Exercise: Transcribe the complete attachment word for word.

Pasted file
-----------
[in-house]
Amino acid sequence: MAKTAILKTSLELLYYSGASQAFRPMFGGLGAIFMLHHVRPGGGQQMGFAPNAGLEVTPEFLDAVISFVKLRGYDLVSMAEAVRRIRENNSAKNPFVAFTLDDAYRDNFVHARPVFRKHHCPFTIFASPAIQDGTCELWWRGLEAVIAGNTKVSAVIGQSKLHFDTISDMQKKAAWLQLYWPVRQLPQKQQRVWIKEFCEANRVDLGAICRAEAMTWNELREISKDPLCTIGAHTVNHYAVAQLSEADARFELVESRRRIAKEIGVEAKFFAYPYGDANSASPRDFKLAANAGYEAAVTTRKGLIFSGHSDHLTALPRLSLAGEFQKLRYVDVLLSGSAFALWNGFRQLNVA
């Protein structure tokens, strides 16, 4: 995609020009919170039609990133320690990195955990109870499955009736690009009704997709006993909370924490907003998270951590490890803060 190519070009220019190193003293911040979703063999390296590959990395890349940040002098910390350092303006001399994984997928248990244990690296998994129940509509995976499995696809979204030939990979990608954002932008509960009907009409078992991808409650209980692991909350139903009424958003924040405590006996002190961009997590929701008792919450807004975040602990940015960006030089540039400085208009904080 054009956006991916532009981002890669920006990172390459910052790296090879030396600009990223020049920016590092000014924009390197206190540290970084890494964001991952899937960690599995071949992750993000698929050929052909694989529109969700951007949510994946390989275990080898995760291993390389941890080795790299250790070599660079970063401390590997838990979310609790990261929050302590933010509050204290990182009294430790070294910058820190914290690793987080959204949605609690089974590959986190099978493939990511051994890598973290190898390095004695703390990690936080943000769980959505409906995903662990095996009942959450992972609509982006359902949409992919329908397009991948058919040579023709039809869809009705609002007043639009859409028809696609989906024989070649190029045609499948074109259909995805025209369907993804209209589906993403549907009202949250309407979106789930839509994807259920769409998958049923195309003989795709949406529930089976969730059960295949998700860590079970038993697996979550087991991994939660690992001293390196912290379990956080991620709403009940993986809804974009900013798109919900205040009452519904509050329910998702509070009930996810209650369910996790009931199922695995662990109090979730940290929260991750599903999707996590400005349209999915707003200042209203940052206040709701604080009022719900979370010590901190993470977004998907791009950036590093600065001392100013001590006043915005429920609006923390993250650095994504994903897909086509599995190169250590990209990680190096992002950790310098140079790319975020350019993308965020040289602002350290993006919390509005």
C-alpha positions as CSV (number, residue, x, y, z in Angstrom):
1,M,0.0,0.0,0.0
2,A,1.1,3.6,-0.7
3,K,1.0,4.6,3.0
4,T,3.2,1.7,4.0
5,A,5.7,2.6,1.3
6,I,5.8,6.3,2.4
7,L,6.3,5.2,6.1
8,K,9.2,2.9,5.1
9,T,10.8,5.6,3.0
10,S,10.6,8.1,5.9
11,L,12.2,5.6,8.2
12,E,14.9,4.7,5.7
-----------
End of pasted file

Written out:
[in-house]
Amino acid sequence: MAKTAILKTSLELLYYSGASQAFRPMFGGLGAIFMLHHVRPGGGQQMGFAPNAGLEVTPEFLDAVISFVKLRGYDLVSMAEAVRRIRENNSAKNPFVAFTLDDAYRDNFVHARPVFRKHHCPFTIFASPAIQDGTCELWWRGLEAVIAGNTKVSAVIGQSKLHFDTISDMQKKAAWLQLYWPVRQLPQKQQRVWIKEFCEANRVDLGAICRAEAMTWNELREISKDPLCTIGAHTVNHYAVAQLSEADARFELVESRRRIAKEIGVEAKFFAYPYGDANSASPRDFKLAANAGYEAAVTTRKGLIFSGHSDHLTALPRLSLAGEFQKLRYVDVLLSGSAFALWNGFRQLNVA
């Protein structure tokens, strides 16, 4: 995609020009919170039609990133320690990195955990109870499955009736690009009704997709006993909370924490907003998270951590490890803060 190519070009220019190193003293911040979703063999390296590959990395890349940040002098910390350092303006001399994984997928248990244990690296998994129940509509995976499995696809979204030939990979990608954002932008509960009907009409078992991808409650209980692991909350139903009424958003924040405590006996002190961009997590929701008792919450807004975040602990940015960006030089540039400085208009904080 054009956006991916532009981002890669920006990172390459910052790296090879030396600009990223020049920016590092000014924009390197206190540290970084890494964001991952899937960690599995071949992750993000698929050929052909694989529109969700951007949510994946390989275990080898995760291993390389941890080795790299250790070599660079970063401390590997838990979310609790990261929050302590933010509050204290990182009294430790070294910058820190914290690793987080959204949605609690089974590959986190099978493939990511051994890598973290190898390095004695703390990690936080943000769980959505409906995903662990095996009942959450992972609509982006359902949409992919329908397009991948058919040579023709039809869809009705609002007043639009859409028809696609989906024989070649190029045609499948074109259909995805025209369907993804209209589906993403549907009202949250309407979106789930839509994807259920769409998958049923195309003989795709949406529930089976969730059960295949998700860590079970038993697996979550087991991994939660690992001293390196912290379990956080991620709403009940993986809804974009900013798109919900205040009452519904509050329910998702509070009930996810209650369910996790009931199922695995662990109090979730940290929260991750599903999707996590400005349209999915707003200042209203940052206040709701604080009022719900979370010590901190993470977004998907791009950036590093600065001392100013001590006043915005429920609006923390993250650095994504994903897909086509599995190169250590990209990680190096992002950790310098140079790319975020350019993308965020040289602002350290993006919390509005």
C-alpha positions as CSV (number, residue, x, y, z in Angstrom):
1,M,0.0,0.0,0.0
2,A,1.1,3.6,-0.7
3,K,1.0,4.6,3.0
4,T,3.2,1.7,4.0
5,A,5.7,2.6,1.3
6,I,5.8,6.3,2.4
7,L,6.3,5.2,6.1
8,K,9.2,2.9,5.1
9,T,10.8,5.6,3.0
10,S,10.6,8.1,5.9
11,L,12.2,5.6,8.2
12,E,14.9,4.7,5.7